Well, folks, you might be tired of hearing about fasciation: but I find it quite fascinating (ha! ha! See what I did there?) and I'm always astounded when I find a new example of this harmless, but rather scary-looking, mutation.
Here's the latest one: Wisteria.
Yes, that well-known and well-loved climber, the one which drapes our houses and arches with long dangling plumes of usually purple (sometimes white) flowers in late spring... yes, it also suffers from this weird distortion.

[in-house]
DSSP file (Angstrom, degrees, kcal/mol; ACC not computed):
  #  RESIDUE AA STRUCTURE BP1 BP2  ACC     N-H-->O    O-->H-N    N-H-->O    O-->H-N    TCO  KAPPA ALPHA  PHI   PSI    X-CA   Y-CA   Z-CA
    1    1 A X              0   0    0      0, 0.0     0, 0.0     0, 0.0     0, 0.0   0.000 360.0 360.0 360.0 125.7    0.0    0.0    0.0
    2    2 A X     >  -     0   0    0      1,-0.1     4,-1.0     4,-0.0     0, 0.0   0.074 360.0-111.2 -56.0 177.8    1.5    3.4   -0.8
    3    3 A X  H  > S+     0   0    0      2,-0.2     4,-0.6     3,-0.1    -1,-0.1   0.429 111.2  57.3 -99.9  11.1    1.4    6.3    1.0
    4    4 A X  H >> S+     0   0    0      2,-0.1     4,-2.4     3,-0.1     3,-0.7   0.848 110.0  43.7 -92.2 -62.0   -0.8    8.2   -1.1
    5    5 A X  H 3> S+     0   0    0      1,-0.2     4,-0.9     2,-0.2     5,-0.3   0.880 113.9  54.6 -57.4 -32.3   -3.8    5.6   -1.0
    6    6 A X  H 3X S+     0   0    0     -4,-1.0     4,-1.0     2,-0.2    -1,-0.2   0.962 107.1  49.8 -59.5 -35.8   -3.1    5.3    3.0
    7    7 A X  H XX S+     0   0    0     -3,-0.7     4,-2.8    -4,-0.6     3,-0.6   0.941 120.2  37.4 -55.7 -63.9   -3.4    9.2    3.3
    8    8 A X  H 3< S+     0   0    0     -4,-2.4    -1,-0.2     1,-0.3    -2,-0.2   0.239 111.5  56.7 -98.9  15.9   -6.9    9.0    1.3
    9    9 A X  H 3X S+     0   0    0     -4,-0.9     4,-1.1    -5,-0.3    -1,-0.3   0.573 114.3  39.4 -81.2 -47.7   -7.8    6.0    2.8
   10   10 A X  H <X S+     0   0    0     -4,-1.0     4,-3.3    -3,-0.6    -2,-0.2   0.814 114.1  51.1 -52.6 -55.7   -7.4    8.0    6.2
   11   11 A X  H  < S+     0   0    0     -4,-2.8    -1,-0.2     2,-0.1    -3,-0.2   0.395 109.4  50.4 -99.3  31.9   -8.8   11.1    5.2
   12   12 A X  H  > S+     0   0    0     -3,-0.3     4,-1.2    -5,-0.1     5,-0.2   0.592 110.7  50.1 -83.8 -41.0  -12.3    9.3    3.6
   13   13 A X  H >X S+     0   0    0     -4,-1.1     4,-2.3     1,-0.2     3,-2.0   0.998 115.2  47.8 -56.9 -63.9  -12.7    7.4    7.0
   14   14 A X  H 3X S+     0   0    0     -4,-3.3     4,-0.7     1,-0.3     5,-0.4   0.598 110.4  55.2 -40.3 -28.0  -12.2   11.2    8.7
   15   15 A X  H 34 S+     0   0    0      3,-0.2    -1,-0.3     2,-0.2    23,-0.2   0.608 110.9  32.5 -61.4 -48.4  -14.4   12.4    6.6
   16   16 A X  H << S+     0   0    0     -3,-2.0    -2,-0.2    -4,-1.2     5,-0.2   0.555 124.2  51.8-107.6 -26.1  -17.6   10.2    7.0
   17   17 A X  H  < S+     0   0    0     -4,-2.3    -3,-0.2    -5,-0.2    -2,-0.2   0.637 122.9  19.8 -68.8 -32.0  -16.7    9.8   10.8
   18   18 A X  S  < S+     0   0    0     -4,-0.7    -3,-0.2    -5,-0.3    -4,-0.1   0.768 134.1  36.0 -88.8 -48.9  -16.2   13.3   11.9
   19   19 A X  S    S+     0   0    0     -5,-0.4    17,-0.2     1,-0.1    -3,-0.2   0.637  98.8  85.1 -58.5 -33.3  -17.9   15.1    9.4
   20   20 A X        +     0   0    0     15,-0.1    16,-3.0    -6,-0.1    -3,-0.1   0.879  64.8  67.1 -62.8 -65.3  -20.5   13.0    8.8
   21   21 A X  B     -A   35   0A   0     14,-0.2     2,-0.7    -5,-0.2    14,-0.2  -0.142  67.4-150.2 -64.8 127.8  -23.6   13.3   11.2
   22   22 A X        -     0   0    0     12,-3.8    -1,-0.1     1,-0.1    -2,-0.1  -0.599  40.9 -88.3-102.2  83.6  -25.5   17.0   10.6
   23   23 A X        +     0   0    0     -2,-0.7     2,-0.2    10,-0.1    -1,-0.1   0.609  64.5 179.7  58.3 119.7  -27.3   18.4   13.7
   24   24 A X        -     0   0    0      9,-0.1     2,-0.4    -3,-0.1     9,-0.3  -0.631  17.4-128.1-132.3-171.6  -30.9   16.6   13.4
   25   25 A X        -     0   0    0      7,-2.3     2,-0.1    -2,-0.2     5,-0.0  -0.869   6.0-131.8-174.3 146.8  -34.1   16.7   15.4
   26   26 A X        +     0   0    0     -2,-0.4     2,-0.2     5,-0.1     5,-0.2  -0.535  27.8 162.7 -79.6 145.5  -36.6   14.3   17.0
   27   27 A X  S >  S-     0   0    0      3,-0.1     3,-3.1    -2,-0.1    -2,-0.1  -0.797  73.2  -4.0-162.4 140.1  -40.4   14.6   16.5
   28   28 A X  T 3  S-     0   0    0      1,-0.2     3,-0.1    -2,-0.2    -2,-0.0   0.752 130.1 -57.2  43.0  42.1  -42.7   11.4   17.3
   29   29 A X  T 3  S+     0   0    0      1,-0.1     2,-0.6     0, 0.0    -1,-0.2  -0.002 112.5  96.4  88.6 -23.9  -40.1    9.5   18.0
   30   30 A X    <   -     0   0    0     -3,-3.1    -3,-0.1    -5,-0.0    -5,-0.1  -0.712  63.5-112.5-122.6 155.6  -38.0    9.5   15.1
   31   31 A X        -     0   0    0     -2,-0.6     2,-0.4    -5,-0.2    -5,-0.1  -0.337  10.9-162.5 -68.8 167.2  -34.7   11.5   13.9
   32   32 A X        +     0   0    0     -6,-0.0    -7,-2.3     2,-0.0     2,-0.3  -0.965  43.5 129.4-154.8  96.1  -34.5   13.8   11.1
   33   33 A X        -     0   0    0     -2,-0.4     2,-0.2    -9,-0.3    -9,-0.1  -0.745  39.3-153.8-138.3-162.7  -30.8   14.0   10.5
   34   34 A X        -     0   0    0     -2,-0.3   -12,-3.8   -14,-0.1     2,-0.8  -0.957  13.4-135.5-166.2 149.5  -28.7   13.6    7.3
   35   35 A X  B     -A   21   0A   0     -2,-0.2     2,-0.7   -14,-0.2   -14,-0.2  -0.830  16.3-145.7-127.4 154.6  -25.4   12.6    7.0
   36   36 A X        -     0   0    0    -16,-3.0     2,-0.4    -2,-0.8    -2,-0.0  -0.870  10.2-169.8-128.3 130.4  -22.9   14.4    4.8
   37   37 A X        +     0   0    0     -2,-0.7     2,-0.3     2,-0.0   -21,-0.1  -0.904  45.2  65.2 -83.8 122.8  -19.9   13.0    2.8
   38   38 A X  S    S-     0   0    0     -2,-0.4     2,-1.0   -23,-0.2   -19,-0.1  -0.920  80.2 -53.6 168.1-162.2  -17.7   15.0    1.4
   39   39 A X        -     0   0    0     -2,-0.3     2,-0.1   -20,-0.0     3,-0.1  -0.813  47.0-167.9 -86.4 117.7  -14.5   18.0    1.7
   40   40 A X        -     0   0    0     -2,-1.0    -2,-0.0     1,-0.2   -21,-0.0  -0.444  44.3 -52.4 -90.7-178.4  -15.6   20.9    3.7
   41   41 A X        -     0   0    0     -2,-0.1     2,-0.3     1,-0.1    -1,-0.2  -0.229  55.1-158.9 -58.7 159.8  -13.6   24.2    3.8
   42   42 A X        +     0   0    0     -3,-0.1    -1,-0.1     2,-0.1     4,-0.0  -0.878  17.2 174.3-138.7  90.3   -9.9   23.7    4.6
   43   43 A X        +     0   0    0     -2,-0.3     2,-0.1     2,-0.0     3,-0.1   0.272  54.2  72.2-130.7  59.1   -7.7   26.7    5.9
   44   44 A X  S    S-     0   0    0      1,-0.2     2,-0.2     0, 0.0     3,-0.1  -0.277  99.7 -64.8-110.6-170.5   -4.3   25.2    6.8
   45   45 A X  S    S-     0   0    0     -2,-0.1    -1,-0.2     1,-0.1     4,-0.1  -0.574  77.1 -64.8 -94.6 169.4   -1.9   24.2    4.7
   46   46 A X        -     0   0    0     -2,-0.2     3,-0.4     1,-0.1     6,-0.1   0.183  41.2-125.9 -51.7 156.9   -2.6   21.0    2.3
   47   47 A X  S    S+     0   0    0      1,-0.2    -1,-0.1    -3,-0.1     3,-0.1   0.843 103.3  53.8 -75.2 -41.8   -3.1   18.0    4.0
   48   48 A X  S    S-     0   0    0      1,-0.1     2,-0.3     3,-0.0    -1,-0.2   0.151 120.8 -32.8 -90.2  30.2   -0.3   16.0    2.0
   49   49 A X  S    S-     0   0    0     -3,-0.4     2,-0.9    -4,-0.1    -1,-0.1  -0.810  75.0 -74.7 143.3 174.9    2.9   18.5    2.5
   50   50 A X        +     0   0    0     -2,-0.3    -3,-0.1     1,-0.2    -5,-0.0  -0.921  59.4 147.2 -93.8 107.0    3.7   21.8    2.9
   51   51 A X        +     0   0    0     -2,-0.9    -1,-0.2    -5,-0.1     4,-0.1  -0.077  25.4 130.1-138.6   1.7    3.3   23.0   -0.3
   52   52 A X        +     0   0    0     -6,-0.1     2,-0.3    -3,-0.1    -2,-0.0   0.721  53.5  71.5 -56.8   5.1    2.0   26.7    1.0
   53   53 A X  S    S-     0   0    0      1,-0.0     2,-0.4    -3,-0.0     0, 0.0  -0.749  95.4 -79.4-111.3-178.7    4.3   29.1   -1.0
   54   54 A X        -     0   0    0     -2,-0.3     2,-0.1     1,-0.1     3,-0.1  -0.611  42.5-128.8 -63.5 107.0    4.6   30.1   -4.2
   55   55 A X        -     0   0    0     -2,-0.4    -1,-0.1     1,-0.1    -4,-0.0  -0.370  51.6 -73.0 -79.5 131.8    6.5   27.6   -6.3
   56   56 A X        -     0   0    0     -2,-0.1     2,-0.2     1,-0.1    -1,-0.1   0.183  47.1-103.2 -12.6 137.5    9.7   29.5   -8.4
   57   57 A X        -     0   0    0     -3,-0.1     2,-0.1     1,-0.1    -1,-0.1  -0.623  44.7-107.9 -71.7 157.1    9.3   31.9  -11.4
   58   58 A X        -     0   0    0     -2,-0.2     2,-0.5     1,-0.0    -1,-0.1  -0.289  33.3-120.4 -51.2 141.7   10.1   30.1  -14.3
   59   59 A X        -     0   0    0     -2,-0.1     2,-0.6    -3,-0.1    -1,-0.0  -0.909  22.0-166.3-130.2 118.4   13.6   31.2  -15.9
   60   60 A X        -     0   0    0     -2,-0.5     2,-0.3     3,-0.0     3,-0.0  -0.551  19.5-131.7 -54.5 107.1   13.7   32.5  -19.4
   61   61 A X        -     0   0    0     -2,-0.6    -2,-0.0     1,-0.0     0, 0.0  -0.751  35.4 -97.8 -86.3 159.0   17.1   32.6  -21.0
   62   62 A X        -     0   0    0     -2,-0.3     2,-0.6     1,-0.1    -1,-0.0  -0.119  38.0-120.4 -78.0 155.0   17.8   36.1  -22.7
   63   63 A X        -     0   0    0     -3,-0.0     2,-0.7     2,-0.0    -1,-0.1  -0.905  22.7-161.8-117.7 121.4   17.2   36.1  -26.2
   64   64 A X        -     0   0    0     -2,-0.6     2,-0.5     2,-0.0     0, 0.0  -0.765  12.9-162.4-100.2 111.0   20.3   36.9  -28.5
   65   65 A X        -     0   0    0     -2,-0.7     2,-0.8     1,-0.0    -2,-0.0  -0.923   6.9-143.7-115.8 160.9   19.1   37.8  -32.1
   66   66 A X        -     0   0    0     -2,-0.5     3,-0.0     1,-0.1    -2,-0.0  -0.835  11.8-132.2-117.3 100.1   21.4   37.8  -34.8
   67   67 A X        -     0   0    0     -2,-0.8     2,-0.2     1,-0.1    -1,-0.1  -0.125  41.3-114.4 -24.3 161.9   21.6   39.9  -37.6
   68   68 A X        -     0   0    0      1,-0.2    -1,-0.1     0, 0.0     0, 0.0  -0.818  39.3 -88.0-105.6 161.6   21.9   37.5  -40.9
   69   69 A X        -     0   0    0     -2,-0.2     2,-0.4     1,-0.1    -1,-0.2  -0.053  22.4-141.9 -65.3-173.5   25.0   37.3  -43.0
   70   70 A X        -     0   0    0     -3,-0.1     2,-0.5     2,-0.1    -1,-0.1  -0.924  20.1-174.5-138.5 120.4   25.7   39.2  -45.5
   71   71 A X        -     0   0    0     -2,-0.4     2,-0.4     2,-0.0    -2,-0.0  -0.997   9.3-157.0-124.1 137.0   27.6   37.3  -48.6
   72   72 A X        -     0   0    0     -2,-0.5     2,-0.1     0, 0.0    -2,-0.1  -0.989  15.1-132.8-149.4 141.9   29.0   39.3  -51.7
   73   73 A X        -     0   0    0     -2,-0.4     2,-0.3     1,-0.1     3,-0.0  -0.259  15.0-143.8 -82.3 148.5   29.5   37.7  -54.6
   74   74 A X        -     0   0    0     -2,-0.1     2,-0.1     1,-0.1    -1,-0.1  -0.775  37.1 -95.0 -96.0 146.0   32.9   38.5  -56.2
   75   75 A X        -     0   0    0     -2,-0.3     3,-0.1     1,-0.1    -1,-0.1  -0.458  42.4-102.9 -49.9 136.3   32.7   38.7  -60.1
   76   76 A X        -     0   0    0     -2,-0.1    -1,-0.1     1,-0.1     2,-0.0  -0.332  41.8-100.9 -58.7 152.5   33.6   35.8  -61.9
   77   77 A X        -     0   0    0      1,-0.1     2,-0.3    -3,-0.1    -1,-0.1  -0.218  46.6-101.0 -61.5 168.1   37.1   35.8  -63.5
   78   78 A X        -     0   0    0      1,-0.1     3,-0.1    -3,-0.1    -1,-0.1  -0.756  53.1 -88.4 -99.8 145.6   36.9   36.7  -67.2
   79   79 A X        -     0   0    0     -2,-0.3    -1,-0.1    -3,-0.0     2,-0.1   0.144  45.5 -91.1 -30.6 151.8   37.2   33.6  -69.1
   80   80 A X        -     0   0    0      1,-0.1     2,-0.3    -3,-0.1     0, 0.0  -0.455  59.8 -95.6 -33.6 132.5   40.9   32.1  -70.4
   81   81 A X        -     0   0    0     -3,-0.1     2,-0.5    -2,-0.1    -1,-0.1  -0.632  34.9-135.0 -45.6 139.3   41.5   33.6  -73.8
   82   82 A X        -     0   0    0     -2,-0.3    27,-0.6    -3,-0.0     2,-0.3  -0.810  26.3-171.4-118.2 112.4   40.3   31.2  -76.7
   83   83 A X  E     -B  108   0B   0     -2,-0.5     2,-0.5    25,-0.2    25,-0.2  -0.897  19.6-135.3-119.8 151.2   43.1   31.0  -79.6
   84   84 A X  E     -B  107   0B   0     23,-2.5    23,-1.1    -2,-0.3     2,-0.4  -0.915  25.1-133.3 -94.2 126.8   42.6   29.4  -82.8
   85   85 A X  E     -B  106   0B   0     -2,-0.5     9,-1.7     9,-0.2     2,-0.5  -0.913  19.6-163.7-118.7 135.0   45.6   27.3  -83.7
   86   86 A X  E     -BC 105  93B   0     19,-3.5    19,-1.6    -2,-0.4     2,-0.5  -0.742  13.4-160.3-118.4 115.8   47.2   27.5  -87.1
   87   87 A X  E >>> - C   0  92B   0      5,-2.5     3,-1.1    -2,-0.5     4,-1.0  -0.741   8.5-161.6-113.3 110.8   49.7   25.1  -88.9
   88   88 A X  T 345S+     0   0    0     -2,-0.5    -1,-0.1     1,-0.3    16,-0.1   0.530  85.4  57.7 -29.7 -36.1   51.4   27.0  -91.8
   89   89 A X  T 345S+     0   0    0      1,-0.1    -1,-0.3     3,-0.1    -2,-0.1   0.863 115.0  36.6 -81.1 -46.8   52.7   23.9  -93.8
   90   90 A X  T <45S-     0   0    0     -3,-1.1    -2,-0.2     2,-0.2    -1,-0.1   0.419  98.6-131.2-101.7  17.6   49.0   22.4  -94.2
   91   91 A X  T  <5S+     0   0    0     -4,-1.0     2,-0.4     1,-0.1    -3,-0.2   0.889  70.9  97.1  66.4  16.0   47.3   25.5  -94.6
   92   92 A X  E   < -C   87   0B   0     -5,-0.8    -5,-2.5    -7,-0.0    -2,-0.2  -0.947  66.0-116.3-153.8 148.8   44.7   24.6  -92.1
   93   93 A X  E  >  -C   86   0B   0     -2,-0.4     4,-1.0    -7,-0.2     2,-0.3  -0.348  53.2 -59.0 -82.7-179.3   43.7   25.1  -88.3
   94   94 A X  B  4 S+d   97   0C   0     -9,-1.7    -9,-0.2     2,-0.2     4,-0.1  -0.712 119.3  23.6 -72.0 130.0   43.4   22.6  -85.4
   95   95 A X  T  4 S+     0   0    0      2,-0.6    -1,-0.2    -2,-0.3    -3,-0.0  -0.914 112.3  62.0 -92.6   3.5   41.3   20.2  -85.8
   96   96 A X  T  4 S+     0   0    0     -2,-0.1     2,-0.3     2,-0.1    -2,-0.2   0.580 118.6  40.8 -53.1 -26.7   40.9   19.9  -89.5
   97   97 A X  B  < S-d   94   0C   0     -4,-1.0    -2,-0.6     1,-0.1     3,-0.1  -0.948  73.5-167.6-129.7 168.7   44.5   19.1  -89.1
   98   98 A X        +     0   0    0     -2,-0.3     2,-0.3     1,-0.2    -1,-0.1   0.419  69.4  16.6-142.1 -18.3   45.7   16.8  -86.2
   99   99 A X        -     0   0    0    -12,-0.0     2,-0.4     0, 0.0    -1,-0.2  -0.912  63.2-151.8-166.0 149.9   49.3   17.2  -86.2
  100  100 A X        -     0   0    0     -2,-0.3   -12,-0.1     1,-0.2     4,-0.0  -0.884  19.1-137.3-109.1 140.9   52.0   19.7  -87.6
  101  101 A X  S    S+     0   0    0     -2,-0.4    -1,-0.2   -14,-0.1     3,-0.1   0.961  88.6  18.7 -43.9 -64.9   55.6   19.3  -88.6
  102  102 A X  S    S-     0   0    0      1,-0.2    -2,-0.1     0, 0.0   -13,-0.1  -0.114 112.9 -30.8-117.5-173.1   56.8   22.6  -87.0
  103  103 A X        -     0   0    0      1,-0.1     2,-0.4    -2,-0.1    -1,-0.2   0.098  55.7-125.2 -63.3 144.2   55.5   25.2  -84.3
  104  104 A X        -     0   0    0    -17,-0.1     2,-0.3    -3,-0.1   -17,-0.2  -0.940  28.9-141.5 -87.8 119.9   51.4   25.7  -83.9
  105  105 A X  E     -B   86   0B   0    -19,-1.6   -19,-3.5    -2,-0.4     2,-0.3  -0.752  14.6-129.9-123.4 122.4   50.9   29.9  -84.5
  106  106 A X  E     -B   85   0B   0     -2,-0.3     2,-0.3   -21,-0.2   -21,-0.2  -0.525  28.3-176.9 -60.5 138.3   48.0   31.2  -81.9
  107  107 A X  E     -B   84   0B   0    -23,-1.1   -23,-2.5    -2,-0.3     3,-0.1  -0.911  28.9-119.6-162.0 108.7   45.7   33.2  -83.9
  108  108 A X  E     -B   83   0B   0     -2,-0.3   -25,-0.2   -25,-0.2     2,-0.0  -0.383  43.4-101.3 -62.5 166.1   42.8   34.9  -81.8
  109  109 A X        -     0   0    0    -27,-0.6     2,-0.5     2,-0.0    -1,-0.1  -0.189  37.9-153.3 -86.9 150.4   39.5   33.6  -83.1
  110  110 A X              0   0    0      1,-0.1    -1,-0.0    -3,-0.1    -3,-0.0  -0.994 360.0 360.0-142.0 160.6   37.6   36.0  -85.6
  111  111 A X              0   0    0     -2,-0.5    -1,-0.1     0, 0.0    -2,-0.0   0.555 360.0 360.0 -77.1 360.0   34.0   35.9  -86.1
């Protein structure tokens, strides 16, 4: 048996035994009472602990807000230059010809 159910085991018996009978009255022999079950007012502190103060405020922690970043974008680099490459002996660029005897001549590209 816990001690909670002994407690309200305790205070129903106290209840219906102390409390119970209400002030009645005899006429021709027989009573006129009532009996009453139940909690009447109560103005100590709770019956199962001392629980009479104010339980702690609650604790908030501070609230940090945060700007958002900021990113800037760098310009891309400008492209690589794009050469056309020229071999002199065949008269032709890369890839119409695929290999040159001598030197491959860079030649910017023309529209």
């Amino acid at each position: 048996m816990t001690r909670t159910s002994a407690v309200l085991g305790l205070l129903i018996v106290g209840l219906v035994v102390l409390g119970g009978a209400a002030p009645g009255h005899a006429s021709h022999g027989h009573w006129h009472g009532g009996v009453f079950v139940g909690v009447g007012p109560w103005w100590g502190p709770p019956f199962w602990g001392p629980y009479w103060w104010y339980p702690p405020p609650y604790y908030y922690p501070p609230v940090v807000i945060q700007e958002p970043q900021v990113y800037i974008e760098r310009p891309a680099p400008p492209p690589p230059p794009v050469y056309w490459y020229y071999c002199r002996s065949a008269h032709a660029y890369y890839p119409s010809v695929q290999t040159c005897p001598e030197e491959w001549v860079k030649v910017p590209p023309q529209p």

Here's a fasciated stem which I found last week: you can see the typical longitudinal lines running up the stem.
And here's the same stem, rotated onto its side, to show you how flattened it is.
As you probably know, Wisteria stems ought to be round!
Plump and round.
Not looking as though they've been ironed.
This means we can add Wisteria to the list of plants which exhibit this curious, but harmless, spontaneous mutation: the list now includes Buddleia, in Forsythia, Summer Jasmine and Hibiscus: in Asparagus (that one surprised me!), in Roses, and even in Bindweed.
So there are plenty of articles to read, if you find this subject as interesting as I do!
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